Violin Odyssey is the result of my lifelong interest in expanding the violin repertoire, combined with the specific conditions of 2020. Not being able to travel, I started an online series called Hidden Gems, focusing on lesser-known violin repertoire from all over the world. I chose pieces in whose artistic merit I believed strongly and thought that they deserved to be better known. The broadcast combined a live performance of the piece in question, together with a discussion with an expert in that repertoire. I was speaking “on air” with people from around the world, from China to Croatia and Mexico, thus allowing me to keep at least a bit of my usual “globetrotting” self, without boarding on a plane. While the repertoire and the experts were global, my musical collaborators had to be local. Fortunately, I had such wonderful pianists and friends as Ieva Jokubaviciute and Kwan Yi living within driving distance, not to mention my wife, pianist Liza Stepanova, who played with me in the earlier broadcasts. While at first I was streaming from my house in Athens GA, later on the project also helped me become familiar with other musical institutions around where we live, such as the Charlotte Steinway Gallery or the Sigal Music Museum in Greenville SC,
where we recorded some of the later episodes.
After nearly half a year, I had at my fingertips ten pieces, which I thought could be the foundation for an interesting and unusual CD. I particularly enjoyed the number 10 under these particular circumstances, because of the association with Giovanni Boccaccio’s Decameron, where ten people flee the plague to tell ten stories for ten days. The wide geographical origins of the repertoire on the CD (Israel, Croatia, China, Poland, New Zealand, Mexico, USA, Sudan, Czech-Republic and Russia), as well as the noticeable stylistic variety, were the origins of the name “Violin Odyssey” – a far reaching journey of the violin literature.
Two larger works set the framework of the CD – Dora Pejačević’s Slavonic Sonata and Erwin Schulhoff’s Second Sonata for Violin and Piano. While sharing some Eastern European flavour, the two Sonatas, written only ten years apart, are stylistically worlds apart. Pejačević’s Sonata (1917) continues and expands on the romantic tradition of violin and piano Sonatas, while Schulhoff’s Sonata (1927) draws from a wide range of sources, from jazz to expressionism. These are two particularly dramatic works, and it made sense to add shorter pieces around them, all of which have evocative titles, perhaps like little adventures and encounters on a traveller’s route.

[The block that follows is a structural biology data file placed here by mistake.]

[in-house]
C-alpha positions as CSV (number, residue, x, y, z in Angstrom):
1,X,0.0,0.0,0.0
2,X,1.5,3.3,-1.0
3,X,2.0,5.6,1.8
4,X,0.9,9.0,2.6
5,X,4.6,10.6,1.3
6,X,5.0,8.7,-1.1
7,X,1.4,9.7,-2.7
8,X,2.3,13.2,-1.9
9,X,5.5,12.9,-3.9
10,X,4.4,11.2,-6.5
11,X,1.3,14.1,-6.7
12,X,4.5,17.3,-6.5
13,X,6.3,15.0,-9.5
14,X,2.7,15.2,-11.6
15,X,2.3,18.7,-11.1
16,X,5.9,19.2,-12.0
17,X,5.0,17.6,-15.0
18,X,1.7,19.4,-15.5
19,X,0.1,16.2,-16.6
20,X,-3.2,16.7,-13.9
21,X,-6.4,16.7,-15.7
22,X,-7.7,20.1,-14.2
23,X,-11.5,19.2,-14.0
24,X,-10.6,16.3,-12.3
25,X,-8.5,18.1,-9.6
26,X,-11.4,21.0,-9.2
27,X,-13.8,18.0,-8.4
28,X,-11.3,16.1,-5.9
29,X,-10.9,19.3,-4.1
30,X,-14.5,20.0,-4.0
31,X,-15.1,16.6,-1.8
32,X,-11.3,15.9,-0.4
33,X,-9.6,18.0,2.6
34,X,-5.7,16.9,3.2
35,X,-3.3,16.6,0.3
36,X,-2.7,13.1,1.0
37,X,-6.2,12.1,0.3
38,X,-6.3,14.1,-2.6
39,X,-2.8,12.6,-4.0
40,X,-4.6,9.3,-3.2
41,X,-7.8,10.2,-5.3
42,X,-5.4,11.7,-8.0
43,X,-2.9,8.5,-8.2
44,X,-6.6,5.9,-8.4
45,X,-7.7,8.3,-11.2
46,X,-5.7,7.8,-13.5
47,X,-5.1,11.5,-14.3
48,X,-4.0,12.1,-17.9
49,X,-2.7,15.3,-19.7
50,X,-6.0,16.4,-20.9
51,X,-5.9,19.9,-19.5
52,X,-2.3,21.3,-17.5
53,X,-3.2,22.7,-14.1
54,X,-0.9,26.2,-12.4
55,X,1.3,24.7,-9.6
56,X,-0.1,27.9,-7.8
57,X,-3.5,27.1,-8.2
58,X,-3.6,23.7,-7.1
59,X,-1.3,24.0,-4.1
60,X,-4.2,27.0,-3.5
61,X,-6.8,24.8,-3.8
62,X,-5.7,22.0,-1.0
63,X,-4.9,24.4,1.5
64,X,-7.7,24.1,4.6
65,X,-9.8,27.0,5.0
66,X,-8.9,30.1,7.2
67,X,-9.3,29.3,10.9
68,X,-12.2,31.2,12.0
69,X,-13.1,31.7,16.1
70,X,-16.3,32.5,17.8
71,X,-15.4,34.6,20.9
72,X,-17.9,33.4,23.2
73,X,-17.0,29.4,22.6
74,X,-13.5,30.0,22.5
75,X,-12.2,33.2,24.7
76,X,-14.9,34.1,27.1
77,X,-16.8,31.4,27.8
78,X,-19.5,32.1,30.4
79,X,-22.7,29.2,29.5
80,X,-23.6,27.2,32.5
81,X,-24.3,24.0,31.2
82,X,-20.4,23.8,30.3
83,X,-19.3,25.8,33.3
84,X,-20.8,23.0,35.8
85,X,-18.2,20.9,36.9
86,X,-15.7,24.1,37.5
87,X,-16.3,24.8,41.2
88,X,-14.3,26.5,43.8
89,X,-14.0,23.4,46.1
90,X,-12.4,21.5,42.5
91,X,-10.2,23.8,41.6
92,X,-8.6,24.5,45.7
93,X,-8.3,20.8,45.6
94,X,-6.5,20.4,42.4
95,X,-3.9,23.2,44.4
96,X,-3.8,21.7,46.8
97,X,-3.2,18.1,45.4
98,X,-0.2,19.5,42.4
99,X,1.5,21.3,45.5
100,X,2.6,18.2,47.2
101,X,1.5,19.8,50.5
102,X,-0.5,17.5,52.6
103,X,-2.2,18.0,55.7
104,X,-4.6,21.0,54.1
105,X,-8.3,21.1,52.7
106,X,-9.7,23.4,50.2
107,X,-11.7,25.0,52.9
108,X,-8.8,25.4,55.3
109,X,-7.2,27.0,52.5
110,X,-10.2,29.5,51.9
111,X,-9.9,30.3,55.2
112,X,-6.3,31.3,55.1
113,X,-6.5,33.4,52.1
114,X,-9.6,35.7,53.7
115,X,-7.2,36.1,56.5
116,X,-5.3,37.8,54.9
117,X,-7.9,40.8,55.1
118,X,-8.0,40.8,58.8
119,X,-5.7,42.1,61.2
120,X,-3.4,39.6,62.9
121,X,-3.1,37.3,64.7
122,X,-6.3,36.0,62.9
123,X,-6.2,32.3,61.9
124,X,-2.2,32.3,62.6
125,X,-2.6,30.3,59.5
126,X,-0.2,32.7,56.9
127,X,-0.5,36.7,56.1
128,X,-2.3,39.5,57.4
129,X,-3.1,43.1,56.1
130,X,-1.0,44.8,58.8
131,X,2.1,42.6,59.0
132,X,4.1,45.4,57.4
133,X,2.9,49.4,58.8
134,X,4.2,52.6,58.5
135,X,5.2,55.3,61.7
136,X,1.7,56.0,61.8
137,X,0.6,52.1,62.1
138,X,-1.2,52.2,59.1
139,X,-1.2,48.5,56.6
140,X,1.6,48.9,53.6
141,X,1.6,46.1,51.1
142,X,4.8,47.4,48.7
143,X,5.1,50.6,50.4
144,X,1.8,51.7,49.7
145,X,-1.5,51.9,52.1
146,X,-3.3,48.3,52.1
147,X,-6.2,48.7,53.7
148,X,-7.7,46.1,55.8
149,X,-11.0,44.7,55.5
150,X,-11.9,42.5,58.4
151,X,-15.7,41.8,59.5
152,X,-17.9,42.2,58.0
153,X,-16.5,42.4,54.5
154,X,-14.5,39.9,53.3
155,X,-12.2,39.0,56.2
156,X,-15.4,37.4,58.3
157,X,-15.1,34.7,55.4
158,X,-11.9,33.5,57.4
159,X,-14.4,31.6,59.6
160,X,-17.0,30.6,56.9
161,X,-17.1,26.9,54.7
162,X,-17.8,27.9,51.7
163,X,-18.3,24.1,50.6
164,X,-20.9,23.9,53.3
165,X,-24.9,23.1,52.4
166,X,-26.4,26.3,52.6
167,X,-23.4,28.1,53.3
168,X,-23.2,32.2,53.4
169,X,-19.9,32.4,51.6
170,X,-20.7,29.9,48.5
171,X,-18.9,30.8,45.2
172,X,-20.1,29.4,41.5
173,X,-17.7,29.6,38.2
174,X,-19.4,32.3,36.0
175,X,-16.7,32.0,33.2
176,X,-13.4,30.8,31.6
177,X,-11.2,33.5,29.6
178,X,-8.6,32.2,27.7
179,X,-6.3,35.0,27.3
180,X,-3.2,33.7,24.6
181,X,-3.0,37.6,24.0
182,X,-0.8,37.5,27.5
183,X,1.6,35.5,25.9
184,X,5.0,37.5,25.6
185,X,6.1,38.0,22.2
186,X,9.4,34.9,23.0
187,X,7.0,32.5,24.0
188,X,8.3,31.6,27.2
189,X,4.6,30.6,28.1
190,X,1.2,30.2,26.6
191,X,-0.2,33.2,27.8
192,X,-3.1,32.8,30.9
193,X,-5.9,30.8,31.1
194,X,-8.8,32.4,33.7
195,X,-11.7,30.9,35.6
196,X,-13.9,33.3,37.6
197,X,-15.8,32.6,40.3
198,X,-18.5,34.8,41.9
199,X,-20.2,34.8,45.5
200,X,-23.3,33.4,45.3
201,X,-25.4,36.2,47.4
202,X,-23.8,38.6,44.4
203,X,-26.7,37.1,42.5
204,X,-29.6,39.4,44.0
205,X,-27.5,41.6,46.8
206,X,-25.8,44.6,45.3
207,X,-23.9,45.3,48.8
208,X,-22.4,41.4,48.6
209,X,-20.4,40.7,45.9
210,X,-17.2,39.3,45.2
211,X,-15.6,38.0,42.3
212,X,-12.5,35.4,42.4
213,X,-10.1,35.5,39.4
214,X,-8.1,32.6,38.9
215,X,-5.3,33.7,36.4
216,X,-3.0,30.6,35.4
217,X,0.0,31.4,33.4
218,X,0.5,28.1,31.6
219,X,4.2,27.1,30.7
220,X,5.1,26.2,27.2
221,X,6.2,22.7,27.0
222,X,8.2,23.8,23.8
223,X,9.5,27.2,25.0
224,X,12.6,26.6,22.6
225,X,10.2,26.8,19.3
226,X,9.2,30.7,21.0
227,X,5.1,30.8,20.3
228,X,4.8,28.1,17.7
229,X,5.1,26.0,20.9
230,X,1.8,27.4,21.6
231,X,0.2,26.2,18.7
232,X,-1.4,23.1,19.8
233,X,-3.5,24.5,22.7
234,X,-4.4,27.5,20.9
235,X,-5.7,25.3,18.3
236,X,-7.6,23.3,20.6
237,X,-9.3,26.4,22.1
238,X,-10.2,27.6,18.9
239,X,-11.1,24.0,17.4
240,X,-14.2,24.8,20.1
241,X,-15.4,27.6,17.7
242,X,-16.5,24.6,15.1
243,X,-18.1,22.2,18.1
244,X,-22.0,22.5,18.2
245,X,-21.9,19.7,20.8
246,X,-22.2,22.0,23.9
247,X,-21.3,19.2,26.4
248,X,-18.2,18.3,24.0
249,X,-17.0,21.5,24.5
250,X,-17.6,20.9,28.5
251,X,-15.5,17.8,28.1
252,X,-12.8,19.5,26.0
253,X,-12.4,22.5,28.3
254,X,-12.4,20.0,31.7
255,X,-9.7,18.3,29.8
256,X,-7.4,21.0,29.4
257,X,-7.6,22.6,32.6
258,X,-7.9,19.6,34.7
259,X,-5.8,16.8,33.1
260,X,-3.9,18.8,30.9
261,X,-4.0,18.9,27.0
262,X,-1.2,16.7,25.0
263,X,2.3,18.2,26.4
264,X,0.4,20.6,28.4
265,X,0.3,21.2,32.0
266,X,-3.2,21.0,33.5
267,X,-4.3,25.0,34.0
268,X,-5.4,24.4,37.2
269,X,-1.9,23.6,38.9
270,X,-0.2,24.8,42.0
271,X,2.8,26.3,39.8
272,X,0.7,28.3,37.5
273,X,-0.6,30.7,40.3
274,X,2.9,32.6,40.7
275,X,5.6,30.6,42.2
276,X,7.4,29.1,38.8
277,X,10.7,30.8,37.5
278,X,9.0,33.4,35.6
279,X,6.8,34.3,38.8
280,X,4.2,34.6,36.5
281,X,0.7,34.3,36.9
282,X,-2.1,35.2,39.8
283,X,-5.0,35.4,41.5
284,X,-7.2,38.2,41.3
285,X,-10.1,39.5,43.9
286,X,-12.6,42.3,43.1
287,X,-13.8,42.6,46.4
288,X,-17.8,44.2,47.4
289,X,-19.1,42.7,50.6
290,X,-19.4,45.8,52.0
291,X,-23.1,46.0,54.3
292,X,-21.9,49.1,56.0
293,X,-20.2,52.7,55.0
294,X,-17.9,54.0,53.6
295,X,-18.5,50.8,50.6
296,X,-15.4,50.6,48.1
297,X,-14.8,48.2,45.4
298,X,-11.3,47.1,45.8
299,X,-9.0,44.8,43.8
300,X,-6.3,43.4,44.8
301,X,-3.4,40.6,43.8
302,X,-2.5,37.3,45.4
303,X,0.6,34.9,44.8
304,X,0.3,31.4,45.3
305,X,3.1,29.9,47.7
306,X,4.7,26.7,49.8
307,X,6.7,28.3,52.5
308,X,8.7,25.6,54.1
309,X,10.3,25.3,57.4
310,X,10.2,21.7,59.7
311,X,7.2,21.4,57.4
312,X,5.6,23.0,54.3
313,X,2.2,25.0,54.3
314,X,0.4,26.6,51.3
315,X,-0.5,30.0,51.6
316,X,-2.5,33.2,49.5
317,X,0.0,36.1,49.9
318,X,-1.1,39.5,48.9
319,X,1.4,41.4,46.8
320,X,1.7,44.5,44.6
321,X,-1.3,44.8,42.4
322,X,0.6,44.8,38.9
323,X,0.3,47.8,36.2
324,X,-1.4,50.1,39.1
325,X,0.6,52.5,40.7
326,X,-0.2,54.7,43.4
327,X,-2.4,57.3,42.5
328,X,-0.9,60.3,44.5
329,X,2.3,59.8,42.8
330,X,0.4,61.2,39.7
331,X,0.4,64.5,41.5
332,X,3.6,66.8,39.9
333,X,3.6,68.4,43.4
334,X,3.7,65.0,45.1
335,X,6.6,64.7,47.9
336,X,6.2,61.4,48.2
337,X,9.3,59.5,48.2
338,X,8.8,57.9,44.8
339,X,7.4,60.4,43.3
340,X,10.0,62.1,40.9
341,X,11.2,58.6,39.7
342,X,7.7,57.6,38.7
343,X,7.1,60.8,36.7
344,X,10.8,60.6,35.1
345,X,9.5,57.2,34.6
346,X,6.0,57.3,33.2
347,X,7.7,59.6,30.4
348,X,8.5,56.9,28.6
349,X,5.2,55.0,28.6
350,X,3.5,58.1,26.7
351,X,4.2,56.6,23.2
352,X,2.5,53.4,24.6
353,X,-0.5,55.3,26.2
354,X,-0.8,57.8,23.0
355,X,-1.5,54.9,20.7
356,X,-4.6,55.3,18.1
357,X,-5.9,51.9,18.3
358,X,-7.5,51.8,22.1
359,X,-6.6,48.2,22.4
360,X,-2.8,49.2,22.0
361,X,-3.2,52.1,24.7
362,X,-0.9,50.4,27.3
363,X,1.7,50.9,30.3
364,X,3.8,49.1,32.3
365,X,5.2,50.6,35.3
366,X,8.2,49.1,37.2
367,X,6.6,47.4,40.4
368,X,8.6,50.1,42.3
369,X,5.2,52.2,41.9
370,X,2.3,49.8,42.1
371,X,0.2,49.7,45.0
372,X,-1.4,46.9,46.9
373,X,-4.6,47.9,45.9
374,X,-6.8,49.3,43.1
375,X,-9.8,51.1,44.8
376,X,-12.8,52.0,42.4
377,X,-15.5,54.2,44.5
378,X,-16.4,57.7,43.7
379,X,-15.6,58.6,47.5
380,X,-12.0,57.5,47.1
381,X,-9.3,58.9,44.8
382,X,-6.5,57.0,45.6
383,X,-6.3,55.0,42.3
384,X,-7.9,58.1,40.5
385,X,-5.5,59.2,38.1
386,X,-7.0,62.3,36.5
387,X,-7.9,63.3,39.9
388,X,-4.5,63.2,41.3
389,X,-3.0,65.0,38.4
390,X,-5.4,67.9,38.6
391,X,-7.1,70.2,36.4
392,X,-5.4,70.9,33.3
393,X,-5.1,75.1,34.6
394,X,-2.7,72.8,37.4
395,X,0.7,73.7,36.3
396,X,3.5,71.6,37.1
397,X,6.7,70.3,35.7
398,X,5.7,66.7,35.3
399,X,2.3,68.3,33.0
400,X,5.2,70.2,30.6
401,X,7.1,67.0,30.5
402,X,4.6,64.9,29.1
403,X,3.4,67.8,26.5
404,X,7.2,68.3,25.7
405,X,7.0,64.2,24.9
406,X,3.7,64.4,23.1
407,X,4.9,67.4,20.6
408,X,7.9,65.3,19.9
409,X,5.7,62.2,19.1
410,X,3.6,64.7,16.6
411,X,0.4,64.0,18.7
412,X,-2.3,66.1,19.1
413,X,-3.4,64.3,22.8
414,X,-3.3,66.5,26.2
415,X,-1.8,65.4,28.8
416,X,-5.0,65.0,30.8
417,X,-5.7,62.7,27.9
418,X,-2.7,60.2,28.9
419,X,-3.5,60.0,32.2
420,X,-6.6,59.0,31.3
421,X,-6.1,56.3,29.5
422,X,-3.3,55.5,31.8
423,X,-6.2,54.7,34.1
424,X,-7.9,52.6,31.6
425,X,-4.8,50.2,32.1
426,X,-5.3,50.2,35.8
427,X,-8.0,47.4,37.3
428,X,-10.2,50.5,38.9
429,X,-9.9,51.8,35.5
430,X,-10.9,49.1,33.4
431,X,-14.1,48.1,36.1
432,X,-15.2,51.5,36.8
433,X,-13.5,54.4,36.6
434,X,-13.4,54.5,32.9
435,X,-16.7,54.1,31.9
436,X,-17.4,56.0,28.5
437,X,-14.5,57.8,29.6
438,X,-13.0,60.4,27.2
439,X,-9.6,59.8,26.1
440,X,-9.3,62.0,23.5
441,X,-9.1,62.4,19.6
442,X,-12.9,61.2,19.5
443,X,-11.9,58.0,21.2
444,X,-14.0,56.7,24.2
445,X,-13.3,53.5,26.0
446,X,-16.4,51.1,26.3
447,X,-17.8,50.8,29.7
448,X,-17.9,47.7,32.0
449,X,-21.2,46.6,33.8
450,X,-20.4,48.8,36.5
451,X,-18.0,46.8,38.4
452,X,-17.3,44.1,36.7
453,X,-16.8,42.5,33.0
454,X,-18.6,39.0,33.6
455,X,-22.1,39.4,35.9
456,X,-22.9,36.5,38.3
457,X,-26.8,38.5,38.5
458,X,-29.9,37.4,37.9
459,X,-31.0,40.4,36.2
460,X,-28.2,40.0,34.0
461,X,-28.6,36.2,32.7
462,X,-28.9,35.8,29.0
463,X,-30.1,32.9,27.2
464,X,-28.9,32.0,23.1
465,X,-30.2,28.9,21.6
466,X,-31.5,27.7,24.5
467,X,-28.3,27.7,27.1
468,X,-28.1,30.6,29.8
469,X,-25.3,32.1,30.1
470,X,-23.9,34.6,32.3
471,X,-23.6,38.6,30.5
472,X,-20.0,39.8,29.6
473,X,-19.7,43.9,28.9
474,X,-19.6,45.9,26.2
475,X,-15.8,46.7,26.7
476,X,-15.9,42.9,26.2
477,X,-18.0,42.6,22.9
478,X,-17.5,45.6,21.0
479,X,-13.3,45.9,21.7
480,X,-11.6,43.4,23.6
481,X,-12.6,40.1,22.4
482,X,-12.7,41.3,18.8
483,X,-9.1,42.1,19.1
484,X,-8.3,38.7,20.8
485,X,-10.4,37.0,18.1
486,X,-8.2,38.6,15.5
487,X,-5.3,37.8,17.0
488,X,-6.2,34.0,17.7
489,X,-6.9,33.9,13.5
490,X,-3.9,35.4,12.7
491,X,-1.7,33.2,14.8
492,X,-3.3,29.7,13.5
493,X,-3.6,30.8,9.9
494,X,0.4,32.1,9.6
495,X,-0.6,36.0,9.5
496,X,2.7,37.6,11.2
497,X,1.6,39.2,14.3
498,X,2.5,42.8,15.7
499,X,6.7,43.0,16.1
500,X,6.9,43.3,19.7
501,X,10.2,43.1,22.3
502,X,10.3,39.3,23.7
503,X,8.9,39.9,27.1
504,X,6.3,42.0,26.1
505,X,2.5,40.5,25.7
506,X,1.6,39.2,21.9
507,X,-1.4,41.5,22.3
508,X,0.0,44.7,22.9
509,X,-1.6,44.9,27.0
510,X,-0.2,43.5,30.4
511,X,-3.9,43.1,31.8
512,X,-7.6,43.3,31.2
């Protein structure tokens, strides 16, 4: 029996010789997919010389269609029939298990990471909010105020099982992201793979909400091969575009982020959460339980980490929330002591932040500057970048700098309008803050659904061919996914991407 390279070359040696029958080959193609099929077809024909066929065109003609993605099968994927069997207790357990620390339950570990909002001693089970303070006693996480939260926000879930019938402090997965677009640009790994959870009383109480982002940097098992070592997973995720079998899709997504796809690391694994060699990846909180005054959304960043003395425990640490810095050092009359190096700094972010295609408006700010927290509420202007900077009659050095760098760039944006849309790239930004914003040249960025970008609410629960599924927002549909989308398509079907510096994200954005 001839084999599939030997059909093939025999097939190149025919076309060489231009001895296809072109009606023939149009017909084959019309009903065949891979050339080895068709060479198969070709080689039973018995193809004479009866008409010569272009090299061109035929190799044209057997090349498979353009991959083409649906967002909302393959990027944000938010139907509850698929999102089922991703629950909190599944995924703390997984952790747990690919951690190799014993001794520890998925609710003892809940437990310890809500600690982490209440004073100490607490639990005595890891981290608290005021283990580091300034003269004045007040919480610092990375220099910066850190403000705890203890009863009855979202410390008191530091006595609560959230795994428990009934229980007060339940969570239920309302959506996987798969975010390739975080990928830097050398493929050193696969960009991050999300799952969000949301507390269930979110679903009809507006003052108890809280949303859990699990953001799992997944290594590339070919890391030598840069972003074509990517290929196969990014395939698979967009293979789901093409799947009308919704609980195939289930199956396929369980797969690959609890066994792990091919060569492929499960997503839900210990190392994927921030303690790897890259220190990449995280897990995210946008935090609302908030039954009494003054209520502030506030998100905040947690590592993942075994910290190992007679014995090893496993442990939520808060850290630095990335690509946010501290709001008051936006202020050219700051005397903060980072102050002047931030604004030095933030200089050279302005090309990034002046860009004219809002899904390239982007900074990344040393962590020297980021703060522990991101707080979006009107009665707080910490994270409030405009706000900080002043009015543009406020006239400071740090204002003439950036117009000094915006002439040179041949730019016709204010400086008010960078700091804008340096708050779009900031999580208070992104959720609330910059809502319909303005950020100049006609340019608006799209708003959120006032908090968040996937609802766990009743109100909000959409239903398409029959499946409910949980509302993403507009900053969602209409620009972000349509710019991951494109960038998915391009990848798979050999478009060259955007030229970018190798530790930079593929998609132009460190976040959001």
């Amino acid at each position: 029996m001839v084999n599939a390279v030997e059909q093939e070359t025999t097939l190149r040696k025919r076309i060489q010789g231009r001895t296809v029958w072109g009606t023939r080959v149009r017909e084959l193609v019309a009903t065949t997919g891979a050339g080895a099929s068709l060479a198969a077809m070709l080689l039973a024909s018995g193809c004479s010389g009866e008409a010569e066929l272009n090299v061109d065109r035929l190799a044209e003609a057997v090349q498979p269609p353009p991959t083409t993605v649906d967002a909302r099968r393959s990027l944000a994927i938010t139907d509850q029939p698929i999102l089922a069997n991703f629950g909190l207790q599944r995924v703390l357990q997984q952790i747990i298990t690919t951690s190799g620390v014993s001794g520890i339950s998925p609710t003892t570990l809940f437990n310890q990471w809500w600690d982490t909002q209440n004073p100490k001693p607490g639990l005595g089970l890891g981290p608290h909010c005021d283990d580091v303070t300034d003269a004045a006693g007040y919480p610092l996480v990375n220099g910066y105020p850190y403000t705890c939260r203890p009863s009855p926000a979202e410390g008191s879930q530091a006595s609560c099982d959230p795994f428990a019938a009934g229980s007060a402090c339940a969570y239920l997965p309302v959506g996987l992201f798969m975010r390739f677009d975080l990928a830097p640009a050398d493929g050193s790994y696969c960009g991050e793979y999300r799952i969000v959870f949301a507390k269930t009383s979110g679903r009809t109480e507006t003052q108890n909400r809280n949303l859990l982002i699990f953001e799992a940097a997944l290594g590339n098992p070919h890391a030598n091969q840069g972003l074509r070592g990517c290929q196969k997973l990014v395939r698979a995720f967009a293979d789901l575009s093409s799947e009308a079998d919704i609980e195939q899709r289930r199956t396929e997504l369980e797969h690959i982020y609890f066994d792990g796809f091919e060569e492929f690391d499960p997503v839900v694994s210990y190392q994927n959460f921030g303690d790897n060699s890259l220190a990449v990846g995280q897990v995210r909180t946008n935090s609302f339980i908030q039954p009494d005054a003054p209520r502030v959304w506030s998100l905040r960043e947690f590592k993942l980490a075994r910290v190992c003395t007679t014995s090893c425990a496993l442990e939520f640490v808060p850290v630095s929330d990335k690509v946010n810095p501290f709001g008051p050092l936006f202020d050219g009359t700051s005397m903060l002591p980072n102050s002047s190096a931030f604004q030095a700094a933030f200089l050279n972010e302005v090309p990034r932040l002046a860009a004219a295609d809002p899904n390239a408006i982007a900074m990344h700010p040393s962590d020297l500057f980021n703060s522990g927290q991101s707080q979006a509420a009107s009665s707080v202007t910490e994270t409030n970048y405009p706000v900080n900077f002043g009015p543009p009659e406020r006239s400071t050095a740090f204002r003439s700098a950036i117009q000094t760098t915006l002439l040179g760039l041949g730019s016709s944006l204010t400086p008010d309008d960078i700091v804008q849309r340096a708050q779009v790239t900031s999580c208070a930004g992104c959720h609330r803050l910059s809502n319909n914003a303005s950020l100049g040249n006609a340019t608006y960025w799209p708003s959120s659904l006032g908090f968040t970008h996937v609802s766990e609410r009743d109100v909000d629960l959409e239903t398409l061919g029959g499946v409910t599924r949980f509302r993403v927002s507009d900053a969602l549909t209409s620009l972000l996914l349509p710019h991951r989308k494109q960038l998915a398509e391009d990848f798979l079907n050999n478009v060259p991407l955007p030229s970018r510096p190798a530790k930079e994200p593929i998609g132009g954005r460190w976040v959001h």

Grazyna Bacewicz’s Oberek No 1 is an exhilarating fast Polish folk dance to start, but it’s Moshe Zorman’s Wandering that really sets the scene for the journey.
Joseph’s Achron’s Children’s Suite is a collection of miniature “Scenes from childhood”, from a March of Toys to Birdies chirping. Il Afilador and Tierra p’a las macetas by Silvestre Revueltas are encounters with street vendors in Mexico, in which one hears market cries as well as the sharpening wheel. Gao Ping’s Questioning the Mountains ponders over a Szechuan folk song following the tragic circumstances of an earthquake. Ali Osman’s Afromood combines African rhythms with Jazz influences to produce a humor-filled dance. Gareth Farr’s Wakatipu is inspired by an old Maori folk tale about Lake Wakatipu rising and receding. William Grant Still’s Summerland is a vision of beauty in the afterlife.
I am so thankful to the Borletti-Buitoni Trust for their support and guidance, without which this album would not have been made. I am also grateful to David Murphy and First Hand Records for taking on this project and helping with the final repertoire selection and concept of the album, as well as to producer Judith Sherman, who guided us through this vast amount of repertoire with assurance, patience and plenty of good suggestions. I would especially like to thank the two pianists on the album, Ieva Jokubaviciute, who also managed the logistics for using Baldwin Auditorium at Duke University as the recording venue, and Kwan Yi (and special guest, percussionist Julia Thompson), for embarking on this unusual journey with me.